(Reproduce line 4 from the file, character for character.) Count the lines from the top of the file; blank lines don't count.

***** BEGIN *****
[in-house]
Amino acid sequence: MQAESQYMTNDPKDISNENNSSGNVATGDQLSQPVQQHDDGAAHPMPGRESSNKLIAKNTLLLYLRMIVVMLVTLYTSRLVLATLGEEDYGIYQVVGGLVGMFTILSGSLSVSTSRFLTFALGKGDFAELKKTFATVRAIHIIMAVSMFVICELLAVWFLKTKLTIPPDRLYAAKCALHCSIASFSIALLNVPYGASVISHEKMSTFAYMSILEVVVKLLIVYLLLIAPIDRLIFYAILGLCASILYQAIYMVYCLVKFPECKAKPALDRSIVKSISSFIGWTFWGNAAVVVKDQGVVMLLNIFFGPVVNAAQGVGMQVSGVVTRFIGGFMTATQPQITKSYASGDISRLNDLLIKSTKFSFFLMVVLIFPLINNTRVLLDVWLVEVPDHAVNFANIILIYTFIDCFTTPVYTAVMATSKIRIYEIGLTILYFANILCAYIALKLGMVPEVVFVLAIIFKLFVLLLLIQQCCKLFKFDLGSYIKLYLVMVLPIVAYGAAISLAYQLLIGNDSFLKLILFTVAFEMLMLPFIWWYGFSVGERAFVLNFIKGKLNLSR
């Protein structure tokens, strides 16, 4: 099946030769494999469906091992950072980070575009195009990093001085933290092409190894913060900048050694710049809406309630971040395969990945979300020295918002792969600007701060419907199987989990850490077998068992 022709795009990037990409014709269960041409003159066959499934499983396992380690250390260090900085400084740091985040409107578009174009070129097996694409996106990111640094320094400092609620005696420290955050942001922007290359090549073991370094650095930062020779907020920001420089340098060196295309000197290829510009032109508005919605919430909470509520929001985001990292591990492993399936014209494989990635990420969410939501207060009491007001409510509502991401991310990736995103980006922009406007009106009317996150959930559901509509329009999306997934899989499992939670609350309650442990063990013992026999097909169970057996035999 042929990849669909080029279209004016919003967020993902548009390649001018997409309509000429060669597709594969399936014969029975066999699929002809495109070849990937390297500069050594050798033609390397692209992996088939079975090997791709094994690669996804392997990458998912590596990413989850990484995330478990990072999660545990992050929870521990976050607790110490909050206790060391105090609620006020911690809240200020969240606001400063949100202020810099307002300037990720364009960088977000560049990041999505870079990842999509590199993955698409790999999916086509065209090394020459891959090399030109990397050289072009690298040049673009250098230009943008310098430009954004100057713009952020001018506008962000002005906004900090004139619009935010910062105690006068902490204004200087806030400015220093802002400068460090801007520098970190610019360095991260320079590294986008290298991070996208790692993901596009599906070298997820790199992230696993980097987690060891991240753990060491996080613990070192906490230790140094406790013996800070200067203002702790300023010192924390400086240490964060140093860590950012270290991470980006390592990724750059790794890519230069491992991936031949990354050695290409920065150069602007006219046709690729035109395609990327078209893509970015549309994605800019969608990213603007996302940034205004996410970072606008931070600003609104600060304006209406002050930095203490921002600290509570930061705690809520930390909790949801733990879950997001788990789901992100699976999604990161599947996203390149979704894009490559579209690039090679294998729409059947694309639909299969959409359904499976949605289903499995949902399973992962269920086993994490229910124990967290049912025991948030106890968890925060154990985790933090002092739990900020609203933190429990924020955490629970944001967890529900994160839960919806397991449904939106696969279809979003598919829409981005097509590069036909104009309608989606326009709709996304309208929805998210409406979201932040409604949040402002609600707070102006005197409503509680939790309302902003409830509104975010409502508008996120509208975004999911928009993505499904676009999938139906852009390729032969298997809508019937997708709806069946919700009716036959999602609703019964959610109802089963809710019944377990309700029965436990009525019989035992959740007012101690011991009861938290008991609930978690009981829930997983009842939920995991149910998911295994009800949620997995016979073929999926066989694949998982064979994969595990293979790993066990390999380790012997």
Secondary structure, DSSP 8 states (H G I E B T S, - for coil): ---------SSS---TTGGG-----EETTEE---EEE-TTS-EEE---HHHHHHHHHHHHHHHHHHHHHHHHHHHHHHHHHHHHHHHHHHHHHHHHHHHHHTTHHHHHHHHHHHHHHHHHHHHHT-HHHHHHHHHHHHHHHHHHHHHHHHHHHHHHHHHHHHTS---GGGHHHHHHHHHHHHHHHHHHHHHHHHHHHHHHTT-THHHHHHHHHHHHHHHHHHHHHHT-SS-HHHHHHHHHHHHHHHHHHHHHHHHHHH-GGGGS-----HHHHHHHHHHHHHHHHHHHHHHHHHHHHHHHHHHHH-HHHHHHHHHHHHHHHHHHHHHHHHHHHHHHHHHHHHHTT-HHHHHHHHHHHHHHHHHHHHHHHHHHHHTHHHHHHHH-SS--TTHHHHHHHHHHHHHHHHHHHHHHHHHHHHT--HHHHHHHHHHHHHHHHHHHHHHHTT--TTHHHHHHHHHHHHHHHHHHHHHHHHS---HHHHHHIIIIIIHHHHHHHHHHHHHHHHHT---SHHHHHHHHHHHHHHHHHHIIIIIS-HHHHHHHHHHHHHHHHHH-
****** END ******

Secondary structure, DSSP 8 states (H G I E B T S, - for coil): ---------SSS---TTGGG-----EETTEE---EEE-TTS-EEE---HHHHHHHHHHHHHHHHHHHHHHHHHHHHHHHHHHHHHHHHHHHHHHHHHHHHHTTHHHHHHHHHHHHHHHHHHHHHT-HHHHHHHHHHHHHHHHHHHHHHHHHHHHHHHHHHHHTS---GGGHHHHHHHHHHHHHHHHHHHHHHHHHHHHHHTT-THHHHHHHHHHHHHHHHHHHHHHT-SS-HHHHHHHHHHHHHHHHHHHHHHHHHHH-GGGGS-----HHHHHHHHHHHHHHHHHHHHHHHHHHHHHHHHHHHH-HHHHHHHHHHHHHHHHHHHHHHHHHHHHHHHHHHHHHTT-HHHHHHHHHHHHHHHHHHHHHHHHHHHHTHHHHHHHH-SS--TTHHHHHHHHHHHHHHHHHHHHHHHHHHHHT--HHHHHHHHHHHHHHHHHHHHHHHTT--TTHHHHHHHHHHHHHHHHHHHHHHHHS---HHHHHHIIIIIIHHHHHHHHHHHHHHHHHT---SHHHHHHHHHHHHHHHHHHIIIIIS-HHHHHHHHHHHHHHHHHH-